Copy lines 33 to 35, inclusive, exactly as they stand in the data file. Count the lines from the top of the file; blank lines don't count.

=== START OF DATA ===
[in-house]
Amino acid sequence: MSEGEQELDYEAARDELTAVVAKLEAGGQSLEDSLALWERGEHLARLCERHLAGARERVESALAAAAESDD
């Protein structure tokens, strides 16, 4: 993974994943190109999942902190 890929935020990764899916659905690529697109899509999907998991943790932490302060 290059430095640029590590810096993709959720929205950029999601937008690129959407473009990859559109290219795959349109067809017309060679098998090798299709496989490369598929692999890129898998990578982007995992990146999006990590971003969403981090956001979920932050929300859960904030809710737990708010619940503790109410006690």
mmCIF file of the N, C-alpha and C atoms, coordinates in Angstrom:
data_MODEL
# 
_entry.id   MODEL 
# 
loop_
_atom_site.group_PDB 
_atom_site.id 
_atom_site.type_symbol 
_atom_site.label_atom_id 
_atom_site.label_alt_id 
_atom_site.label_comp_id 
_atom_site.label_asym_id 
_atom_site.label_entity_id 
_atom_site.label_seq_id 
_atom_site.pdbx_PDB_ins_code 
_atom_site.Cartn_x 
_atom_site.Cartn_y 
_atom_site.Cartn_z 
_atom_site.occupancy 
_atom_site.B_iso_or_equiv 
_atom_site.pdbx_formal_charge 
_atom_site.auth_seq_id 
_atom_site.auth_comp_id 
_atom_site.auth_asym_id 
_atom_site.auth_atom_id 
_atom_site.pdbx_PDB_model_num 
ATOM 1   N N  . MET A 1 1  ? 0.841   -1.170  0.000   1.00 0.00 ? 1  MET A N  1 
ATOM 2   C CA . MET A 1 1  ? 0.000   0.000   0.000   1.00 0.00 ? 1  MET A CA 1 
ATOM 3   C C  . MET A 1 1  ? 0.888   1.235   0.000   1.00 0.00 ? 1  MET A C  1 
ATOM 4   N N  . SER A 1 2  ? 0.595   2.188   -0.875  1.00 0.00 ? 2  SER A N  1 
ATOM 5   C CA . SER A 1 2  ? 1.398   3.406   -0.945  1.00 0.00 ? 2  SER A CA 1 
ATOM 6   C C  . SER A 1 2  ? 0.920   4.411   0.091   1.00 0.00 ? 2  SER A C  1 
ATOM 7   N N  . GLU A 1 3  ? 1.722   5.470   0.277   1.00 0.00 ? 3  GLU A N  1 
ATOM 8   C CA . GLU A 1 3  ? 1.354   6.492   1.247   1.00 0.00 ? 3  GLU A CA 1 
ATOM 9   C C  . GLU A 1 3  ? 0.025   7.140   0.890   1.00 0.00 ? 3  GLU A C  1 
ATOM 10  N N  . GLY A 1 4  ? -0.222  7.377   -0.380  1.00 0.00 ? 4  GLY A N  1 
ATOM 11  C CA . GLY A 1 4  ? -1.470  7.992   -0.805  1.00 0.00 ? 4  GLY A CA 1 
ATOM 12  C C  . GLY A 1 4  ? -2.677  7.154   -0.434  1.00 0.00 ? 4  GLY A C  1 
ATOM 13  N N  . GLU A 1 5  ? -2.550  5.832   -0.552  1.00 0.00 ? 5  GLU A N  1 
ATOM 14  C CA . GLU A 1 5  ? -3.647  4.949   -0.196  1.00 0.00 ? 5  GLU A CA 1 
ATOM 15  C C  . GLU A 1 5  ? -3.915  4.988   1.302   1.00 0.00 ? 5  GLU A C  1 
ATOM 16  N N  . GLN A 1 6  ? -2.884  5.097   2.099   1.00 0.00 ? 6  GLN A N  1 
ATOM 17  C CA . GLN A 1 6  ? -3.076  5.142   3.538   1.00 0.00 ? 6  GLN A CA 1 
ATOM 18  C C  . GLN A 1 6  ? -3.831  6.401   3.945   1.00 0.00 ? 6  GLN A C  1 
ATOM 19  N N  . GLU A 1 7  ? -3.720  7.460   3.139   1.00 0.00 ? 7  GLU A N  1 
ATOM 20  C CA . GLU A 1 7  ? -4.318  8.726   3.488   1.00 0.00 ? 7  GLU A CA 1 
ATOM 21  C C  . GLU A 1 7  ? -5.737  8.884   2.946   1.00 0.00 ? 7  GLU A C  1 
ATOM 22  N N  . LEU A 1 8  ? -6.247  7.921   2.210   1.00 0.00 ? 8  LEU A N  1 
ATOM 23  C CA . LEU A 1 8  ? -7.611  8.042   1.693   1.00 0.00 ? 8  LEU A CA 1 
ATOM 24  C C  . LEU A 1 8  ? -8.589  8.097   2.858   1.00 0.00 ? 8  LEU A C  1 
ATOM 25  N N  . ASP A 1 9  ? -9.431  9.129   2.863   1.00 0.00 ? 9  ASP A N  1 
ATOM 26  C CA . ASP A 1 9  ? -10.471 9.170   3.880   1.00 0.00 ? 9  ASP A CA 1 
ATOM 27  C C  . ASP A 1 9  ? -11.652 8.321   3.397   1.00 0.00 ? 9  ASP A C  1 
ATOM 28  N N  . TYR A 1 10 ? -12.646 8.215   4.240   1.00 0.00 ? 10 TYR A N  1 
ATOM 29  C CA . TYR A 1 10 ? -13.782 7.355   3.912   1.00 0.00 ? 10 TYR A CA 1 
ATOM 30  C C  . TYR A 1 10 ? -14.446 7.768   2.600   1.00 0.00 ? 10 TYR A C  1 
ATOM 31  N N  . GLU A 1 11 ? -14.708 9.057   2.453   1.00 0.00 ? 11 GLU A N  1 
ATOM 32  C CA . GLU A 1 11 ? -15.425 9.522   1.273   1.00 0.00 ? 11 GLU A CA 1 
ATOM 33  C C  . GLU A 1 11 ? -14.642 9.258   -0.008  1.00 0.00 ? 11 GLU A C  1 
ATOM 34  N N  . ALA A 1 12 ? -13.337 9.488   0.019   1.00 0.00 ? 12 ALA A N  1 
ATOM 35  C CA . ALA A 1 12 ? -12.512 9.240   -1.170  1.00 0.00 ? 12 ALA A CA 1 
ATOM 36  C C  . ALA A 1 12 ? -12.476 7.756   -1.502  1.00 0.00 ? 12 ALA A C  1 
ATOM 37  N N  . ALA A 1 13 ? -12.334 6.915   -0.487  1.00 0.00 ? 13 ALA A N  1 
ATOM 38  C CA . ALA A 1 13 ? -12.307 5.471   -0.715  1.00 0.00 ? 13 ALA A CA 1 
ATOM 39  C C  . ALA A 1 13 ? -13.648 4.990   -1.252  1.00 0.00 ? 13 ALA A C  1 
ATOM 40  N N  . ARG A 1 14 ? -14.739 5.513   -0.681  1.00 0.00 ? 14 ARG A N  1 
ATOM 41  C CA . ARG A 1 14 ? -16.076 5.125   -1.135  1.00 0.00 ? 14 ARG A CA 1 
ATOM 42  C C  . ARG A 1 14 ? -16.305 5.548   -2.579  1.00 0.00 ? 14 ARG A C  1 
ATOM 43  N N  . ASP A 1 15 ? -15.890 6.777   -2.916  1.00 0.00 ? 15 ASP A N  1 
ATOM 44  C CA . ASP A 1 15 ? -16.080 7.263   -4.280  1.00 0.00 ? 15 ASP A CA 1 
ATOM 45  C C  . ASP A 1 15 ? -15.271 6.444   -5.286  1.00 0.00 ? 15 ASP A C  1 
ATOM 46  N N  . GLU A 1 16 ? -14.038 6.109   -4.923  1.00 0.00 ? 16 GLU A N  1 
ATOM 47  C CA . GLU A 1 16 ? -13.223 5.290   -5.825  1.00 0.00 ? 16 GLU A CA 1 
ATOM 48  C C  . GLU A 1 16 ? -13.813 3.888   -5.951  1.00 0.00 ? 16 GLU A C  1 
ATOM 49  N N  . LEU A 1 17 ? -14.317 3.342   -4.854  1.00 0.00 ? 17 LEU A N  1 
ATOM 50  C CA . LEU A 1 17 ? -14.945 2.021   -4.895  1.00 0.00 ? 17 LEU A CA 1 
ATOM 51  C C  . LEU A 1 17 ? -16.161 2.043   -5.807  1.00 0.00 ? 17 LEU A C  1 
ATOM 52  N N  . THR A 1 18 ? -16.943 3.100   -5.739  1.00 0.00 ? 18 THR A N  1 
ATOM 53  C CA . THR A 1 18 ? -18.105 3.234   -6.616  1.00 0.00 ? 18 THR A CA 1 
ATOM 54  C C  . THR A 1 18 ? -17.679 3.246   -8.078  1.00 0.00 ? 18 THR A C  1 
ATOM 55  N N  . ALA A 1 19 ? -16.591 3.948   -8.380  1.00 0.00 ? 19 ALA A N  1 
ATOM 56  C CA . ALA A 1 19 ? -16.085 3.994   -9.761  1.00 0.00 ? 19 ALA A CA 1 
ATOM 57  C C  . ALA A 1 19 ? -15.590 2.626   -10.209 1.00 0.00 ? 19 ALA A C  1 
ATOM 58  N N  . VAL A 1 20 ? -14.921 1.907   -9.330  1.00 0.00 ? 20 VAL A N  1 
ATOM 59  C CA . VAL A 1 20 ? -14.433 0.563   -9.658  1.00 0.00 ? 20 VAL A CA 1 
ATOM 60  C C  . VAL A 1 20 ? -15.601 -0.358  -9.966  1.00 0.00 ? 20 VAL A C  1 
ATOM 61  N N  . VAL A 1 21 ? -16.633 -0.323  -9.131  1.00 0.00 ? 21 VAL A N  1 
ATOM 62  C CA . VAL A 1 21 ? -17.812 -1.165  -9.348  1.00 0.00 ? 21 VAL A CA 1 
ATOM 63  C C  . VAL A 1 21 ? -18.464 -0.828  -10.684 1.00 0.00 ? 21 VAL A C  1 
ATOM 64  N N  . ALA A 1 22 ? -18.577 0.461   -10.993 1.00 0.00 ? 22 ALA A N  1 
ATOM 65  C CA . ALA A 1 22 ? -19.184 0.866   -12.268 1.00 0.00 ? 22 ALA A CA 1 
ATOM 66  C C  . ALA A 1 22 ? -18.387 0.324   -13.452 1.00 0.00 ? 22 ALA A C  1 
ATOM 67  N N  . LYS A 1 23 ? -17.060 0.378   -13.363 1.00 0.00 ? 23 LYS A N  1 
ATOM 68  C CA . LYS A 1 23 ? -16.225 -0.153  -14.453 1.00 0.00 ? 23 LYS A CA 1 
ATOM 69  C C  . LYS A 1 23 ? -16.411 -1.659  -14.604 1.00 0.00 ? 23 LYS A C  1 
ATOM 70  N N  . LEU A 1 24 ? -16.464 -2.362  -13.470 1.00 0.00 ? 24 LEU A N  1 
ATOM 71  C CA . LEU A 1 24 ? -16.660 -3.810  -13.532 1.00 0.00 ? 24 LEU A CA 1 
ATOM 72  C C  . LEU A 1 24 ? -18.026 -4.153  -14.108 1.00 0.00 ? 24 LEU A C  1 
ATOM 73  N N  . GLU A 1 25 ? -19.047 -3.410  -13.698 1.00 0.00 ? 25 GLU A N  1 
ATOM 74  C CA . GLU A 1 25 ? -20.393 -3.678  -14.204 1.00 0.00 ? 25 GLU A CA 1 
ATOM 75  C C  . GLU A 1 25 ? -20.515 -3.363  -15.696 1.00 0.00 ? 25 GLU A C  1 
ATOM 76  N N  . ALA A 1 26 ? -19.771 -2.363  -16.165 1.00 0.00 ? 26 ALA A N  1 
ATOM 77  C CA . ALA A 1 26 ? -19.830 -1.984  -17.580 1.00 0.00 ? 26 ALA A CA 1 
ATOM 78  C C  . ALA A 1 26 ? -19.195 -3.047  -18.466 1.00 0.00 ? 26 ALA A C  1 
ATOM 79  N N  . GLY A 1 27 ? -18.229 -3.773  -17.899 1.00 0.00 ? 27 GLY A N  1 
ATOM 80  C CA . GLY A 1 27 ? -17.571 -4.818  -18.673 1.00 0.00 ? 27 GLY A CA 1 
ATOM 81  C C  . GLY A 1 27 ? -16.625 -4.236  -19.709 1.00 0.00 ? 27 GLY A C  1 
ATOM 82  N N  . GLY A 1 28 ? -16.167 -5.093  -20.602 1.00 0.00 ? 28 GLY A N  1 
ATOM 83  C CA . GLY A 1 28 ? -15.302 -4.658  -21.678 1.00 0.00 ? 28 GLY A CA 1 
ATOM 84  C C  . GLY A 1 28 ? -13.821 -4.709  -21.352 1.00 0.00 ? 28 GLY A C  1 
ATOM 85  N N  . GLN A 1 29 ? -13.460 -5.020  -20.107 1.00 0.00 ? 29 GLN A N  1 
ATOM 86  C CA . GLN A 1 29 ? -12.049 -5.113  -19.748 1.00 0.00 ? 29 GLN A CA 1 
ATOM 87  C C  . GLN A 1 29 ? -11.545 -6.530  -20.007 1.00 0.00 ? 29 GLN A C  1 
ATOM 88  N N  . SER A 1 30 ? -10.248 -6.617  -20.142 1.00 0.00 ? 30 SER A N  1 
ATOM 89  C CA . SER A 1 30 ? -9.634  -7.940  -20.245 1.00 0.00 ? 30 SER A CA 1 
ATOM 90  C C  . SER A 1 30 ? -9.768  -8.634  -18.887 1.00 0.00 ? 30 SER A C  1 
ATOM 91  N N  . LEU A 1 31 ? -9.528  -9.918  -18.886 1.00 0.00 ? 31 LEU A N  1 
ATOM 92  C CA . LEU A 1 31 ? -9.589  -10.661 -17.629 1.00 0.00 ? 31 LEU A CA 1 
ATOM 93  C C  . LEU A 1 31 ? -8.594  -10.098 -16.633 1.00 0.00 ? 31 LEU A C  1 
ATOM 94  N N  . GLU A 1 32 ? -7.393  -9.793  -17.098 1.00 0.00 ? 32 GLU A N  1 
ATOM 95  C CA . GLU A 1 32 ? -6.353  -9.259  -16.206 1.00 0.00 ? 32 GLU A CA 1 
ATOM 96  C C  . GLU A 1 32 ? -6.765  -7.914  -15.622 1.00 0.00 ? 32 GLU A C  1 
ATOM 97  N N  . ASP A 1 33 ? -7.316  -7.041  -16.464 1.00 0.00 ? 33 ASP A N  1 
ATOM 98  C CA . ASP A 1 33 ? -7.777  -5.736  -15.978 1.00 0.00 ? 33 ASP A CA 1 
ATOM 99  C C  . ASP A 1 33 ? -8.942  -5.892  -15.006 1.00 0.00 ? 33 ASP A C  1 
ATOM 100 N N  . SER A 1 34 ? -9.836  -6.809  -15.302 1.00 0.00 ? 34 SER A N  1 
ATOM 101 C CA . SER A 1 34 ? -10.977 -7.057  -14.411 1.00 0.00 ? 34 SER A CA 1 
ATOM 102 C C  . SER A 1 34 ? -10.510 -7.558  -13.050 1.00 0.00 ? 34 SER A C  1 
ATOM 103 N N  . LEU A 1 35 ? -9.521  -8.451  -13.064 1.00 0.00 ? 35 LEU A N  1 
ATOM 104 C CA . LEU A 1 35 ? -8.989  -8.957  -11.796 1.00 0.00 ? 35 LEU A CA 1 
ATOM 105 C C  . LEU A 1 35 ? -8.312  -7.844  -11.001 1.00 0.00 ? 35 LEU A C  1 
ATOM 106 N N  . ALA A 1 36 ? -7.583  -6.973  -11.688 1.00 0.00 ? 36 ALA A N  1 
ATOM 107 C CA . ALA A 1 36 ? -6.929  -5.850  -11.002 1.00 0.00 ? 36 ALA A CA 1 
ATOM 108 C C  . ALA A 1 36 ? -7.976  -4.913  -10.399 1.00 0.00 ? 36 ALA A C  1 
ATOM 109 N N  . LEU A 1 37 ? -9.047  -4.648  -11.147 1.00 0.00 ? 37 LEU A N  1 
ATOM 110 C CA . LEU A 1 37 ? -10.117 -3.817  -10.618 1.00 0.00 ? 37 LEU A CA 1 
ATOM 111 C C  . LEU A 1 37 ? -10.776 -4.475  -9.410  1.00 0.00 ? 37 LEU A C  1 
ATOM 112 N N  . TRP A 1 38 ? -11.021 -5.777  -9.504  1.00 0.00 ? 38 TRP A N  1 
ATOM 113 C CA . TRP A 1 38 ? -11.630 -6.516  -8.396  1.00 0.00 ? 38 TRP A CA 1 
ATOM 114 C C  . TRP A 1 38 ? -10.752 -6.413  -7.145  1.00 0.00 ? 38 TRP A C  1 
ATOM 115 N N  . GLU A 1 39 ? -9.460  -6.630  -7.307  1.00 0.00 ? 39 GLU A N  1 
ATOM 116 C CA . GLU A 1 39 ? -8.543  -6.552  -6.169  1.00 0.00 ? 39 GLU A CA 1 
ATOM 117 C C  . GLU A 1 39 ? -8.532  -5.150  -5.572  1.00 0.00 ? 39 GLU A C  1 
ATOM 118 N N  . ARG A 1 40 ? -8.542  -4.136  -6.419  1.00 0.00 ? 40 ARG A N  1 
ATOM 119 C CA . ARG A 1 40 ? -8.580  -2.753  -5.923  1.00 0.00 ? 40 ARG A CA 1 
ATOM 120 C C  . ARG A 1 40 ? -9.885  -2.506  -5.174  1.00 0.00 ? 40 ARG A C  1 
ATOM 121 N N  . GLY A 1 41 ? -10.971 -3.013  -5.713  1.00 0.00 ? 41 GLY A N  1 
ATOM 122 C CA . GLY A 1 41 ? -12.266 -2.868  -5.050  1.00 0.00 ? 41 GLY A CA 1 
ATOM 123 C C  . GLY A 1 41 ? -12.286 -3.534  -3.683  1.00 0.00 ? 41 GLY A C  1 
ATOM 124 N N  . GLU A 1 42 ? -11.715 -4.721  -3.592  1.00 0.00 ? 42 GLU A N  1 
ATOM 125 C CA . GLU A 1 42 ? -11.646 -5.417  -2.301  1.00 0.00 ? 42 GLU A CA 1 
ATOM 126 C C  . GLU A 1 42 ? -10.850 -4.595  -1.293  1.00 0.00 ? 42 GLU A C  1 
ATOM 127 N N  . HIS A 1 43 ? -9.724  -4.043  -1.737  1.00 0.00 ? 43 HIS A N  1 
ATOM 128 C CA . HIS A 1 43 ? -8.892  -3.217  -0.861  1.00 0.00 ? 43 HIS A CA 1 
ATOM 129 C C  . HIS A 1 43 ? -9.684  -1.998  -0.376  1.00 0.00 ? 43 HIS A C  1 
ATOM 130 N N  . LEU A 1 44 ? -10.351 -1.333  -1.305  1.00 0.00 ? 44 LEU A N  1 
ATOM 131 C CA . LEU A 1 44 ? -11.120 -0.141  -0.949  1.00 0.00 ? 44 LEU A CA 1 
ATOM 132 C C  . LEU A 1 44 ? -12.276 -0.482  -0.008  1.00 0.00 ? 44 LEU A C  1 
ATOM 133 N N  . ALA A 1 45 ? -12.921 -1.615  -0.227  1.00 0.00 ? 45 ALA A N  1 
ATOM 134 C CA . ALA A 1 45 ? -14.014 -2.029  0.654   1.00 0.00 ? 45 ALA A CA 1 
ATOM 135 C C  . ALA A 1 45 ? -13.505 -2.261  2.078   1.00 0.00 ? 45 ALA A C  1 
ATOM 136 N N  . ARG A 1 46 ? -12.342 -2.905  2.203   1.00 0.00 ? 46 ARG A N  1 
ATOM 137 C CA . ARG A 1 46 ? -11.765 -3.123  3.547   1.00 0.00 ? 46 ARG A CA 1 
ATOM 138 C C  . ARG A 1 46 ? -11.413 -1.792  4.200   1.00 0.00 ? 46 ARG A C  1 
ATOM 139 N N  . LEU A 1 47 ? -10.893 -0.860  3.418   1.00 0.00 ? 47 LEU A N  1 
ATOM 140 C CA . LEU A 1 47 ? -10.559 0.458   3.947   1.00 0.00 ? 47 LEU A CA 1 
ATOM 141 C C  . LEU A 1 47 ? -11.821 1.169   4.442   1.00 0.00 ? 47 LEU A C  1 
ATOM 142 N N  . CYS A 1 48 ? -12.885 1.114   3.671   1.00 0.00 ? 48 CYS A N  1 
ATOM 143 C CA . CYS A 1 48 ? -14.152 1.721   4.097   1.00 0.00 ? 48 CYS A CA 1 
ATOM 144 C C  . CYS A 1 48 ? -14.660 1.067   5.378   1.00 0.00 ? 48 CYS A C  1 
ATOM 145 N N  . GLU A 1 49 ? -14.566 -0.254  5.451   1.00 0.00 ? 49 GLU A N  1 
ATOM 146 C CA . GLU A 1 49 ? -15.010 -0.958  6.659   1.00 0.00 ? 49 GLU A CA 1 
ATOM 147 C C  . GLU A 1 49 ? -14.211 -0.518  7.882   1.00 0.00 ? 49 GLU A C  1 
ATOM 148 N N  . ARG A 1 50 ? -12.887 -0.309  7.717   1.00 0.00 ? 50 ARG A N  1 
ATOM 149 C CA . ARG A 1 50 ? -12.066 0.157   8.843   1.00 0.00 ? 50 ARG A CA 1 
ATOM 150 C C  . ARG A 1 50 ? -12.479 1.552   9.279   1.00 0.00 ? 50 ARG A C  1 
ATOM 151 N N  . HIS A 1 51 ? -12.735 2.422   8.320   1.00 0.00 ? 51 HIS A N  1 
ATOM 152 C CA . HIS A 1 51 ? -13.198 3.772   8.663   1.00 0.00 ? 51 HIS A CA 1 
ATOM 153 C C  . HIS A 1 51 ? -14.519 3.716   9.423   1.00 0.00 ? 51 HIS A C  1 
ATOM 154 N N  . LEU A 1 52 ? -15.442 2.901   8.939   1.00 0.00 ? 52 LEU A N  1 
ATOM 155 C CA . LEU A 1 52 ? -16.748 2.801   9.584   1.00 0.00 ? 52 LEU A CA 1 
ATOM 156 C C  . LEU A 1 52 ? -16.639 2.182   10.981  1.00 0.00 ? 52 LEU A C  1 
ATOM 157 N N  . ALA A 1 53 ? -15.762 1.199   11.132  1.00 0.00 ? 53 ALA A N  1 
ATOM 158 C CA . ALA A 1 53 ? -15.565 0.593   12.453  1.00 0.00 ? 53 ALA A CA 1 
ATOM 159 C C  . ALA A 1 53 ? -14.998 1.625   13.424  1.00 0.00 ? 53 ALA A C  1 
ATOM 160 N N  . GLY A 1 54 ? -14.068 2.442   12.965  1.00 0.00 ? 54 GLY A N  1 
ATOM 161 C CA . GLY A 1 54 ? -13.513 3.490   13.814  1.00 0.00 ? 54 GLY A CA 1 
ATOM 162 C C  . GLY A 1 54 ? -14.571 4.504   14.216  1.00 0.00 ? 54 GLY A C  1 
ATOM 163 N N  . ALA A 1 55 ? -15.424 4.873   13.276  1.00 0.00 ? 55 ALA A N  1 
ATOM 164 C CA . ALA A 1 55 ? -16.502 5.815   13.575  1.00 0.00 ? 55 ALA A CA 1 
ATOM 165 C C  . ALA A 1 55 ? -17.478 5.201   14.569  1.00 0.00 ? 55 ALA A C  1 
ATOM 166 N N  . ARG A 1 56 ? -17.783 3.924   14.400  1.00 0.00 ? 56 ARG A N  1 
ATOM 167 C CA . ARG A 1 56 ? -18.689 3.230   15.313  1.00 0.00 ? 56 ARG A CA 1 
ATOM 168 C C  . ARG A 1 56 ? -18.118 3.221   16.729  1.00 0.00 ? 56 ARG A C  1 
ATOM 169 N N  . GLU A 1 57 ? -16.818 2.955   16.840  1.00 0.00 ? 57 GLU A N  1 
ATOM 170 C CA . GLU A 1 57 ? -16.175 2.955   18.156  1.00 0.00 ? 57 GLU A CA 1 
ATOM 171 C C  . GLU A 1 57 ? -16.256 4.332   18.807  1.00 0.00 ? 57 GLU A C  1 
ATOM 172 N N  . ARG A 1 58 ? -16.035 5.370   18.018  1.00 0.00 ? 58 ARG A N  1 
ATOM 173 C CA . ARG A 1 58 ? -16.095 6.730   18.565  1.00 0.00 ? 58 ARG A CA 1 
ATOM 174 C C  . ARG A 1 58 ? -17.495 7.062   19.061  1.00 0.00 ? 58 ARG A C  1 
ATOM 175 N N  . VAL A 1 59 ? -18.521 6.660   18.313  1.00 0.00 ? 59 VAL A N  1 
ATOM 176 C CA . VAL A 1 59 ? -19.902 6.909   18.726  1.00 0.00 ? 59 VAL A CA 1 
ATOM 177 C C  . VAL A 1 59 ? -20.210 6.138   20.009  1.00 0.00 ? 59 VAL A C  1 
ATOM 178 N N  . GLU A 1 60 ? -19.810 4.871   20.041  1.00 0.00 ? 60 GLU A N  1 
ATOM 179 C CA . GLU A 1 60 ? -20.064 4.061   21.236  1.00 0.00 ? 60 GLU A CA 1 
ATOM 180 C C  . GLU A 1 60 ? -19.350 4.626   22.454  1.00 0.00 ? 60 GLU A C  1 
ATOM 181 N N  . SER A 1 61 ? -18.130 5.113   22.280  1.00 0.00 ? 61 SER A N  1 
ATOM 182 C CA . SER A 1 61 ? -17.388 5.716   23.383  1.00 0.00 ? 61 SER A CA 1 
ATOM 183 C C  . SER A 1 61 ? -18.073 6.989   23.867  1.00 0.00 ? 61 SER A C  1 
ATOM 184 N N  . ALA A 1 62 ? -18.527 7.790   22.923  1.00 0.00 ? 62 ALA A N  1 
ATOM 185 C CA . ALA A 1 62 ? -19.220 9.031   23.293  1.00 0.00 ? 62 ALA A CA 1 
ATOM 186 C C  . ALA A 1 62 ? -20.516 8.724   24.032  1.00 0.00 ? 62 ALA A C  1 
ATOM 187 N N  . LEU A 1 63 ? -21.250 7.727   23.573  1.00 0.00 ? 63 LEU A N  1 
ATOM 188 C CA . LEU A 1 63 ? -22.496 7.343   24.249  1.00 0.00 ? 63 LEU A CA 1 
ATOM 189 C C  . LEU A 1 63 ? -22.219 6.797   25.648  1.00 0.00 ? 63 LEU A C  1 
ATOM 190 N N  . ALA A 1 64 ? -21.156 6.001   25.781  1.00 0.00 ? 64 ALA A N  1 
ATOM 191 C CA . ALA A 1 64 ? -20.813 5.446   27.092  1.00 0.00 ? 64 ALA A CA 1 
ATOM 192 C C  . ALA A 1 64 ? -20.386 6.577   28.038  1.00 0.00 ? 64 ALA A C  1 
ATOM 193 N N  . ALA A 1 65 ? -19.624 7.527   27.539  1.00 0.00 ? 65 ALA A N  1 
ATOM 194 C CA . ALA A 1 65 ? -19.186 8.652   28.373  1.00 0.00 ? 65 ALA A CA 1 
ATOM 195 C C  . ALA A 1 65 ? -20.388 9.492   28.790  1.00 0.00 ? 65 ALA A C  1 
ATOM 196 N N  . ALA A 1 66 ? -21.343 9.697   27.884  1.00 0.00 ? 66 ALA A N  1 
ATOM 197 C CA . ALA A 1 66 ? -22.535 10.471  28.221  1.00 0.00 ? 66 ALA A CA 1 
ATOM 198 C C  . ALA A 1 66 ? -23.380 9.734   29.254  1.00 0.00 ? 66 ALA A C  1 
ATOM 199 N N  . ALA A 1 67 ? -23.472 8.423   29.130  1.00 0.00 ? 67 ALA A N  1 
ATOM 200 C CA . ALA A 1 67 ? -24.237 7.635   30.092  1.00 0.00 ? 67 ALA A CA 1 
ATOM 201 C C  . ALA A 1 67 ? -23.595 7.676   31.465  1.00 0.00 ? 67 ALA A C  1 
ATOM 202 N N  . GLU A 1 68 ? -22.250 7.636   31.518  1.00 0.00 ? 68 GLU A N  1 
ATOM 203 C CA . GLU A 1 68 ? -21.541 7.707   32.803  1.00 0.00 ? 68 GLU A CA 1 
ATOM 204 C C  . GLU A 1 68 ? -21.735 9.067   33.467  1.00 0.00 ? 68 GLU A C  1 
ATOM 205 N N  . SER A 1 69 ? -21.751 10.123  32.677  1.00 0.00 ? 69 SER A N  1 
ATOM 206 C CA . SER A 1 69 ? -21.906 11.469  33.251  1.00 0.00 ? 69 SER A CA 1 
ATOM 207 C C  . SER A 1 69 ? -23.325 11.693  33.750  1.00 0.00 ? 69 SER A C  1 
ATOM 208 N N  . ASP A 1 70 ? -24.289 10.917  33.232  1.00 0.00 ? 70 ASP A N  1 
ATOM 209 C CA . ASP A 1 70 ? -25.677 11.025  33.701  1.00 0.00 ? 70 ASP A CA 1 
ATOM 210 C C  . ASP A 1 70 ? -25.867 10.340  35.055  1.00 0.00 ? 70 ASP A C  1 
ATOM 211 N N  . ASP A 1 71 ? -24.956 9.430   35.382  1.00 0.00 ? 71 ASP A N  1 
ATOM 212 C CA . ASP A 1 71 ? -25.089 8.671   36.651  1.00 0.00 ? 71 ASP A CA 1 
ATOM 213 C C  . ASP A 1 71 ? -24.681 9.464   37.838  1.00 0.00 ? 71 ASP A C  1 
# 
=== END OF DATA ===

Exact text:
ATOM 3   C C  . MET A 1 1  ? 0.888   1.235   0.000   1.00 0.00 ? 1  MET A C  1 
ATOM 4   N N  . SER A 1 2  ? 0.595   2.188   -0.875  1.00 0.00 ? 2  SER A N  1 
ATOM 5   C CA . SER A 1 2  ? 1.398   3.406   -0.945  1.00 0.00 ? 2  SER A CA 1 